- The Washington Times - Sunday, March 30, 2014

The Obama administration is failing to seize on a rare strategic chance, presented by Russia’s increasingly aggressive military posturing around Ukraine, to expand the U.S. missile defense footprint in Eastern Europe, says a group of influential Republican lawmakers.

Several members of the Senate Armed Services Committee say the White House should “re-engage” a George W. Bush administration initiative that would have put ground-based missile interceptors in Poland along with corresponding radar in the Czech Republic — effectively establishing permanent U.S. military positions on the border of the former Soviet Union.

While the administration claims it is on track to implement a modified version of the initiative that includes missile defense sites in Romania and Poland, the lawmakers argue that the White House foolishly scrapped the most muscular aspects of the Bush-era plan in 2009 as part of President Obama’s attempt to appease Moscow into embracing his call for a “reset” of U.S.-Russian relations.

Sens. Kelly Ayotte, John McCain and Lindsey Graham said Russian President Vladimir Putin was deeply uncomfortable with the Bush-era plan, even though the defense system was intended to deter the threat of missiles from Iran, not Russia. Breathing new life into the initiative, particularly by pursing a “third site” in the Czech Republic, would be an effective way to punish Mr. Putin for his use of military force to annex Ukraine’s Crimean Peninsula, the senators said.

“After Poland and the Czech Republic had demonstrated real courage in standing with the U.S. and ignoring Russian pressure on the third missile defense site, it was a mistake to cancel the missile defense plans in those two countries in a naive attempt to pursue a reset policy of concessions with the Kremlin,” Mrs. Ayotte said.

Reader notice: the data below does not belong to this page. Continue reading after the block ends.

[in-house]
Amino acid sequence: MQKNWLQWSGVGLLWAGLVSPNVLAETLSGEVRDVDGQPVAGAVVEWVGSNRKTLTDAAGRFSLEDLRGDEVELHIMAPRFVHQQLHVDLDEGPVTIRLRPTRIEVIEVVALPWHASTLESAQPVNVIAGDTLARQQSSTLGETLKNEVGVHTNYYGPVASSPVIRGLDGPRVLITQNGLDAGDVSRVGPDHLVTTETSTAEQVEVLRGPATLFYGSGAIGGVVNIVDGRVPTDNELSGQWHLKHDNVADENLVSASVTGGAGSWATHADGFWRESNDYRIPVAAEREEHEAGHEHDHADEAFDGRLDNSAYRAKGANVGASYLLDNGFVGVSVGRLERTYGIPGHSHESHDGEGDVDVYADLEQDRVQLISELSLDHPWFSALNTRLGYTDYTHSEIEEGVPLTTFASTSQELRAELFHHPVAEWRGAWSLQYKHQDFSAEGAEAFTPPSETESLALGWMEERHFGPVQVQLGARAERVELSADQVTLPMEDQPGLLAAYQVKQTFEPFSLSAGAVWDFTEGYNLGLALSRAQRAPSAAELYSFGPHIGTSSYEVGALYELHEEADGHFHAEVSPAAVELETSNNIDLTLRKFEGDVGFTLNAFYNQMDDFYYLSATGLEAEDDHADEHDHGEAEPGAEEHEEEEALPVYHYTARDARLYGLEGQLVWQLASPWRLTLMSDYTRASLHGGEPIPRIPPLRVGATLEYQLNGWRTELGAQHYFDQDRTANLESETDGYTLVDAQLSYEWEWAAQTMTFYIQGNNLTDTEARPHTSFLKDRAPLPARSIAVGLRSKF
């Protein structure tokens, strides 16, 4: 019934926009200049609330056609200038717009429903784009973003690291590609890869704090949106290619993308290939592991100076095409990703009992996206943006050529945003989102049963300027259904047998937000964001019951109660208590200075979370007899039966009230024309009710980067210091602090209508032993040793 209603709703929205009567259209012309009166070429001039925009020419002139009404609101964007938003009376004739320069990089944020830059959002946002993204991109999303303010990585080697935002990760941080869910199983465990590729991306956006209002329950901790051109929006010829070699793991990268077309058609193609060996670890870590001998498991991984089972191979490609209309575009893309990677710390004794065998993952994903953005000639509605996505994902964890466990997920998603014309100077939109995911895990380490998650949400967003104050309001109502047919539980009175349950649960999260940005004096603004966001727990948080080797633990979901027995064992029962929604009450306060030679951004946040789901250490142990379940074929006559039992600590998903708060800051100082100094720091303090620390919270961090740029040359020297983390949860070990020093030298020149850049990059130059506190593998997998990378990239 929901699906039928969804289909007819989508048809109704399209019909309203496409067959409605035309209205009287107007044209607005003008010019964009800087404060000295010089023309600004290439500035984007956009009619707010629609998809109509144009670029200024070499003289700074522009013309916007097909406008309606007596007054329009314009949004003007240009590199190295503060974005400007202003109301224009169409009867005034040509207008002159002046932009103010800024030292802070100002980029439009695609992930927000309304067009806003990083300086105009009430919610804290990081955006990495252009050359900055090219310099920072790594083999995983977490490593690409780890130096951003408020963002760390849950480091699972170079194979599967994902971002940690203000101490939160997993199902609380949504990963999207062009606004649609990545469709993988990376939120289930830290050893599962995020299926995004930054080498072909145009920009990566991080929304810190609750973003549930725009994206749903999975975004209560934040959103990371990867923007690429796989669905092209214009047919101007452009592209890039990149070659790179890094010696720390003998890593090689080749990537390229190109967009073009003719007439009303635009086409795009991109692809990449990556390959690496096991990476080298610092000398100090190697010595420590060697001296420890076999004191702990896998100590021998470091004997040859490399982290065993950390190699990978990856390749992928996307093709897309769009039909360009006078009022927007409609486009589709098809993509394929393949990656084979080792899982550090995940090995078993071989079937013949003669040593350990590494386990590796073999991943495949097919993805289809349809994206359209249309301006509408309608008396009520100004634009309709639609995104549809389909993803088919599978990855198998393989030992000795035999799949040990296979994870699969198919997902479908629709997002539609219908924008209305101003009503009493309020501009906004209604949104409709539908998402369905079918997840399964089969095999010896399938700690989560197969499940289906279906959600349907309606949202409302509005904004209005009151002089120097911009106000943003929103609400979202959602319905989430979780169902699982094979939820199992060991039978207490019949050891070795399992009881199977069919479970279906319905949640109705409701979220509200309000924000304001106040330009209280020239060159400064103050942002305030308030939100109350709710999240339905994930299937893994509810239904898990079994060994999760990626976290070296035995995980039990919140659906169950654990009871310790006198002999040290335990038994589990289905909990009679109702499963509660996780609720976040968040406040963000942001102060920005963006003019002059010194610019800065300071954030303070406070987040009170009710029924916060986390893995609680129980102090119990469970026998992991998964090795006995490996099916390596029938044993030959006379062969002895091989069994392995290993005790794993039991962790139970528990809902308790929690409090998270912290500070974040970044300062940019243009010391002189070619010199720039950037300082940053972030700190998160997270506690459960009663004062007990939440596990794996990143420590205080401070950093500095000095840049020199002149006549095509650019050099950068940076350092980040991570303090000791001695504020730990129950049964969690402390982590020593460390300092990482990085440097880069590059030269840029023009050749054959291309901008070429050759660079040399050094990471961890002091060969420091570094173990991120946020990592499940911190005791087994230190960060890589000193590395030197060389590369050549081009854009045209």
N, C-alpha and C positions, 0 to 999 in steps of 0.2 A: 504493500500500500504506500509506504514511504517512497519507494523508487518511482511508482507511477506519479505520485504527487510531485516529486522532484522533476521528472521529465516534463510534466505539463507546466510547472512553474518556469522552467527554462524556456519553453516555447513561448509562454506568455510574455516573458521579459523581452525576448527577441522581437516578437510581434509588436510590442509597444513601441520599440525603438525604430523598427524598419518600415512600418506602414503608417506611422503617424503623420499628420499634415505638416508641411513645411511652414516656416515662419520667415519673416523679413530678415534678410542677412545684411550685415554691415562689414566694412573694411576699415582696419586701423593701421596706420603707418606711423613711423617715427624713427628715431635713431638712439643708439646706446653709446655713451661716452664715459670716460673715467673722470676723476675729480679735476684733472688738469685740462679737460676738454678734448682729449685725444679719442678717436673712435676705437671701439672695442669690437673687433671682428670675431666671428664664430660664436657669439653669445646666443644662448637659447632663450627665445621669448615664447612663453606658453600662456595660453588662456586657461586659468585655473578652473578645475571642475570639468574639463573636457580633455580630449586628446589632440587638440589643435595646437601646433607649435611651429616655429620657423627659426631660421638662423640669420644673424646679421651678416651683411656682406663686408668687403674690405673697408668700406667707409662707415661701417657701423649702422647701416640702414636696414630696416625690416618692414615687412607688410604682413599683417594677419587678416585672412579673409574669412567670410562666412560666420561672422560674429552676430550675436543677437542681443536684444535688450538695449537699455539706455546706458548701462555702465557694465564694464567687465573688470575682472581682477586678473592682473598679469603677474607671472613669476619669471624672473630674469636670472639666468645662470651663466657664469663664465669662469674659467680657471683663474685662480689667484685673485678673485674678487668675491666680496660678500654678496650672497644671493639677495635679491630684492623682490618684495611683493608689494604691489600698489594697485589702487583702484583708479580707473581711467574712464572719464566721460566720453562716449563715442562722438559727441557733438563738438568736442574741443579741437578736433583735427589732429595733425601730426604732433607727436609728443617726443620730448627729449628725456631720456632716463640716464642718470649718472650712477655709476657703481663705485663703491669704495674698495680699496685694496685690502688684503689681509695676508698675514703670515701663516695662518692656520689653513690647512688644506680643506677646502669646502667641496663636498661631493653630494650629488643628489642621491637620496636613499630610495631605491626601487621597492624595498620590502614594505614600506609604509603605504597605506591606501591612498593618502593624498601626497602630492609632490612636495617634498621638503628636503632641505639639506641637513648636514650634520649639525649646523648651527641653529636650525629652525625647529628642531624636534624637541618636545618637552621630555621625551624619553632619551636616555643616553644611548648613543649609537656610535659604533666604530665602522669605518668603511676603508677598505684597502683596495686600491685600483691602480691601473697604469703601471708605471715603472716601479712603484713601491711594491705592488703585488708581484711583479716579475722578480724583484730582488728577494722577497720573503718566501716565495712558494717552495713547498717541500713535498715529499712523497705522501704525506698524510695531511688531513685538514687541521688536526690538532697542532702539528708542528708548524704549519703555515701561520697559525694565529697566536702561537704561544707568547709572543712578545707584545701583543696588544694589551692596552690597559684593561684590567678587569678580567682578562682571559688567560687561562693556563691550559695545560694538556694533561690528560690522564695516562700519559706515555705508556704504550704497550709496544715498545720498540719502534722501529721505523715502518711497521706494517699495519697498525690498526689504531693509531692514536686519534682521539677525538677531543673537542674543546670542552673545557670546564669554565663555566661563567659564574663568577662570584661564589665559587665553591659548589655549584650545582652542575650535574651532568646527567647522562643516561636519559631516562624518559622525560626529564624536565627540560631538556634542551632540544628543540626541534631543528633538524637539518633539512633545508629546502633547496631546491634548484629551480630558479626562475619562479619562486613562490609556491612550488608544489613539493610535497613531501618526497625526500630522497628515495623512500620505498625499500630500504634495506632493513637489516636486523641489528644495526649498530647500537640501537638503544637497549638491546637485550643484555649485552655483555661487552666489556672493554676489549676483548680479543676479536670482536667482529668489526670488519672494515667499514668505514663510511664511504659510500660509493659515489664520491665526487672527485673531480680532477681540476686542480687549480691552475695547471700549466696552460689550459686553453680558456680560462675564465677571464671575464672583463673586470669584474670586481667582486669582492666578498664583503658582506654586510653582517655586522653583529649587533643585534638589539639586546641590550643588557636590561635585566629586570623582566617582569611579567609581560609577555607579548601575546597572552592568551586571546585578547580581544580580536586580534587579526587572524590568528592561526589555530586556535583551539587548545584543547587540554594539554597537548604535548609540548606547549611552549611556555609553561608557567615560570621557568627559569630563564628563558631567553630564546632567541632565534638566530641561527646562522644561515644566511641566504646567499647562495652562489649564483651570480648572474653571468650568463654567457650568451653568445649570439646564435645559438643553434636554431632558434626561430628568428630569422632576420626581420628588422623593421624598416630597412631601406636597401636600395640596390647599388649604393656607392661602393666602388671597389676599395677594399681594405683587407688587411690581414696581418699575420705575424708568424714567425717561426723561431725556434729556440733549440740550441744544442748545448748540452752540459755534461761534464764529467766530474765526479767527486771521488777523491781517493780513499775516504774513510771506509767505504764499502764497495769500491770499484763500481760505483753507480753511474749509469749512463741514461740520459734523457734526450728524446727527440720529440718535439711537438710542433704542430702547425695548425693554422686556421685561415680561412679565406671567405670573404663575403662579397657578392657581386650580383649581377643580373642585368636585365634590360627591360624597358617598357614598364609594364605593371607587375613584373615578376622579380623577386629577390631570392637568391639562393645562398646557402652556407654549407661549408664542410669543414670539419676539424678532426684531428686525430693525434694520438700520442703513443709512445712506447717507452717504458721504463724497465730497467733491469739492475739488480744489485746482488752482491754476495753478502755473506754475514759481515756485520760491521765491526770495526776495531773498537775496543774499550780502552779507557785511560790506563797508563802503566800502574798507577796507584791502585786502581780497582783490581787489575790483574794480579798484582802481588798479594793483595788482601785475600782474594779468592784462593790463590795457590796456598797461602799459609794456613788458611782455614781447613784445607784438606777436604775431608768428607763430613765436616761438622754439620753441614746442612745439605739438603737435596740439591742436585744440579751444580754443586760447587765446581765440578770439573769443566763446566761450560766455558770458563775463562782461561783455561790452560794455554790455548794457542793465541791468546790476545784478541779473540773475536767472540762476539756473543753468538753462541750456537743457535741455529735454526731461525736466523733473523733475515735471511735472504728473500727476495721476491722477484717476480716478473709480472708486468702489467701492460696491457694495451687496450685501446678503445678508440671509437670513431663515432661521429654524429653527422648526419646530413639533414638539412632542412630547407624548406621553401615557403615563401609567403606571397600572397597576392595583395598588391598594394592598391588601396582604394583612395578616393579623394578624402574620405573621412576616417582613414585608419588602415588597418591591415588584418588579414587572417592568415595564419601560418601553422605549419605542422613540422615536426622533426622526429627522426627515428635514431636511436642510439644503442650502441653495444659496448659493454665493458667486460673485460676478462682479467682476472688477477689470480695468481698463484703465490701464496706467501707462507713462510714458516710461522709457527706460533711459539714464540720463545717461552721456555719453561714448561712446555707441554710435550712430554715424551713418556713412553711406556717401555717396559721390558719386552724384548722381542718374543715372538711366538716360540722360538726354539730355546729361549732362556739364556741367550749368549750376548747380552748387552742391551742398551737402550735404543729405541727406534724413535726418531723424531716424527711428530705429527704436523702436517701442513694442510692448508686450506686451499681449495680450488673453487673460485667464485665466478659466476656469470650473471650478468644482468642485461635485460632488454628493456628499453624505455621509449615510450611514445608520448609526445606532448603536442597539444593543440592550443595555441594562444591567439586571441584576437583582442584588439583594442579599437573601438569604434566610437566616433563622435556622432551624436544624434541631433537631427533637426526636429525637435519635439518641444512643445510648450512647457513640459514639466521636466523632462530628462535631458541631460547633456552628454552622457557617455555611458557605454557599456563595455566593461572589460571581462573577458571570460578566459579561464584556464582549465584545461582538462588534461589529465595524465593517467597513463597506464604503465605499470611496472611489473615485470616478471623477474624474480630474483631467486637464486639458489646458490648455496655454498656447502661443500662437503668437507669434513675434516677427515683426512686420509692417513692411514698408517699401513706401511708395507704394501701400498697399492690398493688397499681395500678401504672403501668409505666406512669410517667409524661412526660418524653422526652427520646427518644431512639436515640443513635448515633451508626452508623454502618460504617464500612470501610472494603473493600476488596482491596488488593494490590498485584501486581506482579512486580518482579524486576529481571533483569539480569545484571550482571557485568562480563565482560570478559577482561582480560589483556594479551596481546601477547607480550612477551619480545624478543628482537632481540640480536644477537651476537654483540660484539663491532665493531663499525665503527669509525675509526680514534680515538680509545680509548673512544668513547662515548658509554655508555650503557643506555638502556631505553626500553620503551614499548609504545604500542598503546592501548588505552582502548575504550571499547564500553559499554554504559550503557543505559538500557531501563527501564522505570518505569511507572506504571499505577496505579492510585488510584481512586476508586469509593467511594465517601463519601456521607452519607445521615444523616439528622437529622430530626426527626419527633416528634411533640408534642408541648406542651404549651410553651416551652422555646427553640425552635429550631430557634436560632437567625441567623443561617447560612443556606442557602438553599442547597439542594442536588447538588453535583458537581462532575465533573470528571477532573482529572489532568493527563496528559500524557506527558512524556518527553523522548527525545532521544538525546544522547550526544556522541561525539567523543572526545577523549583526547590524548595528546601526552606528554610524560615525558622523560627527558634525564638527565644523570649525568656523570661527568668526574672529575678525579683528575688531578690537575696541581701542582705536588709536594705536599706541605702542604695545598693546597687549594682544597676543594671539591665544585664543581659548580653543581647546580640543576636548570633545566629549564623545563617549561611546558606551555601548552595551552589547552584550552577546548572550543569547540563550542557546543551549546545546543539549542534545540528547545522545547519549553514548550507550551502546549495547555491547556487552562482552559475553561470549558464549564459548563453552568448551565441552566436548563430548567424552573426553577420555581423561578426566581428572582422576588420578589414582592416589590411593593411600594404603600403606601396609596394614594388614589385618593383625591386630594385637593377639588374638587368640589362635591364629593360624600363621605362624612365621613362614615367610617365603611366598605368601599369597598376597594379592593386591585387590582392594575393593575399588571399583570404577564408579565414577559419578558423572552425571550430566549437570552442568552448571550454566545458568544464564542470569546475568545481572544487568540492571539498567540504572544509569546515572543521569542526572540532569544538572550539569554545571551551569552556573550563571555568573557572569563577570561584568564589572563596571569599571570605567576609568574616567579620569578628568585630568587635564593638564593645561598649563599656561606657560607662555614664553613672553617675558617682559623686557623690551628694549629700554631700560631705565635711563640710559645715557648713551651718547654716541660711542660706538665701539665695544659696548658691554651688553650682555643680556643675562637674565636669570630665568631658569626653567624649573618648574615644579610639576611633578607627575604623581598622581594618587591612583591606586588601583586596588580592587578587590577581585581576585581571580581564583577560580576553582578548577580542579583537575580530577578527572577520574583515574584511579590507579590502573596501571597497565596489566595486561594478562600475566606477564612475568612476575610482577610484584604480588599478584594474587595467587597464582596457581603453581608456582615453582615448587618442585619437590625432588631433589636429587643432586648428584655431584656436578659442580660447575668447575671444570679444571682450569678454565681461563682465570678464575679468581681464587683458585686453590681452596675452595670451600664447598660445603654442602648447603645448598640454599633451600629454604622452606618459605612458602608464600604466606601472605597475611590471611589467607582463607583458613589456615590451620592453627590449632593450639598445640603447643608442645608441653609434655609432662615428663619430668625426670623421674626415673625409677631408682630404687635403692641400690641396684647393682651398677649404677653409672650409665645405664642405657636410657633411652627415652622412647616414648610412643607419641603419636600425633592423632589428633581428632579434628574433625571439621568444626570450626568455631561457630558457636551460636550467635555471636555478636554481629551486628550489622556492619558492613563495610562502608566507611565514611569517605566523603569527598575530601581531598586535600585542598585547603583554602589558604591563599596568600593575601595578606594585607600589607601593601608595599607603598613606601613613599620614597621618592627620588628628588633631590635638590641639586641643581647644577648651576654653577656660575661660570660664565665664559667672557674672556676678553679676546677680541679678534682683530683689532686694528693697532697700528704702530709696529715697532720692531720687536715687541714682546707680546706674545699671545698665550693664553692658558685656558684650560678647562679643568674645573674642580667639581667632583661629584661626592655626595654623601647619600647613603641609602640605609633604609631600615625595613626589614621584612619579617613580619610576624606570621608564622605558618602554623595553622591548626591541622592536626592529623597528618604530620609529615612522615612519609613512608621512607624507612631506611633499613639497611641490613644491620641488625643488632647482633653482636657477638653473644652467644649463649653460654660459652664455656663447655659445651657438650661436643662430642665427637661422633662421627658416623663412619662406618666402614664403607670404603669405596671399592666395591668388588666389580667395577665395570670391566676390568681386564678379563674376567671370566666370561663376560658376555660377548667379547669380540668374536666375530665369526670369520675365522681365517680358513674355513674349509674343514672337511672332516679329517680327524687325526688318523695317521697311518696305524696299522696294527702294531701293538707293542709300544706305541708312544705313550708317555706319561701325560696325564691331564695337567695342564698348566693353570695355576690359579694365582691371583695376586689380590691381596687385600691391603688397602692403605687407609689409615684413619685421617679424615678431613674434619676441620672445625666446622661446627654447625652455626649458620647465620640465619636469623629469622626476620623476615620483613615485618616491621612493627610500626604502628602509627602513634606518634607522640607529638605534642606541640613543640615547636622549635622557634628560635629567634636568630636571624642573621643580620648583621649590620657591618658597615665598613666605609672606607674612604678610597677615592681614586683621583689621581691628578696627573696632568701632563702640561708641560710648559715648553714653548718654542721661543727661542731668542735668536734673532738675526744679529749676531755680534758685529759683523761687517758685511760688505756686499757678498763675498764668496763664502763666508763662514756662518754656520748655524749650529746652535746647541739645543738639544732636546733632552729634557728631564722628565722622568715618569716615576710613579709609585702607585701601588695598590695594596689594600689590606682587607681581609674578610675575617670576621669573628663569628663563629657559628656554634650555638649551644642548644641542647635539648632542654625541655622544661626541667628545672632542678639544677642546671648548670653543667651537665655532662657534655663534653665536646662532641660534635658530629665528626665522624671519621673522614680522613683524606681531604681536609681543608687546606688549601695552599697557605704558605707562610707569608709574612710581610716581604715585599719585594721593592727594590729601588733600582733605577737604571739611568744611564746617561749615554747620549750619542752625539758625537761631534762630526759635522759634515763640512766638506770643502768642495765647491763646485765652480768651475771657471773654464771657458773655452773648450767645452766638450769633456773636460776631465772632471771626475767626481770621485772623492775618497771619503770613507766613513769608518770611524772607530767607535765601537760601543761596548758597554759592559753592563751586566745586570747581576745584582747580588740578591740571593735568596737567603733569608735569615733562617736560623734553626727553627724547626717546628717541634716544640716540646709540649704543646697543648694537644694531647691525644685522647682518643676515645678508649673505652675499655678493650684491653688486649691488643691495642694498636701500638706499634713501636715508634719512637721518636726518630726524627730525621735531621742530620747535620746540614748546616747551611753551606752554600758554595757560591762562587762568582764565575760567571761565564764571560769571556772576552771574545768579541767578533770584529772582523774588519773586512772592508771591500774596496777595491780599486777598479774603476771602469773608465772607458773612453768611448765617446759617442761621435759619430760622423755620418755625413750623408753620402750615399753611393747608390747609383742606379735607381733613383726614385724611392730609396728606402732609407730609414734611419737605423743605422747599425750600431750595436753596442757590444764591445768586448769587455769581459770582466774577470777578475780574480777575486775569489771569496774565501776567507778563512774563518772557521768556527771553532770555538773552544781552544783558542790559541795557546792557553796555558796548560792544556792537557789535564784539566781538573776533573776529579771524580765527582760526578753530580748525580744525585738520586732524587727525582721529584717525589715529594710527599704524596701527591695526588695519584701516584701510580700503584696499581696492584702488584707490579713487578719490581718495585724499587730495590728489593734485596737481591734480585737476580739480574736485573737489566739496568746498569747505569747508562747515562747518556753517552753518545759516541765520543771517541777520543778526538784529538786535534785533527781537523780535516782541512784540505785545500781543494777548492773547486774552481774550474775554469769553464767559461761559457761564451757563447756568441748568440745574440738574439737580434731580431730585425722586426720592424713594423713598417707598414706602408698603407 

The New Hampshire Republican told The Washington Times that “in light of Putin’s invasion and illegal annexation of Crimea and continued threats to the rest of Ukraine, as well as Iran’s continued work on an intercontinental ballistic missile capability, I believe it is more essential than ever to deepen our defense collaboration with our Eastern European NATO allies.”

SEE ALSO: U.S., Russia offer differing solutions on Ukraine

Mrs. Ayotte’s remarks concurred with the statements from Mr. McCain and Mr. Graham.

Polish officials announced last week that they are accelerating plans to finance their own missile shield.

The White House should “restart the missile defense system that Obama canceled in order to placate Putin in the Czech Republic and Poland,” Mr. McCain, Arizona Republican, told Fox News this month.

Mr. Graham acknowledged that the Bush-era plan was not focused on intercepting potential missiles from Russia, but he said during a March 2 appearance on CNN that the administration unwisely yielded to Russian pressure and abandoned the plan. “If I were President Obama,” the South Carolina Republican said, “I would re-engage Poland and the Czech Republic regarding missile defense.”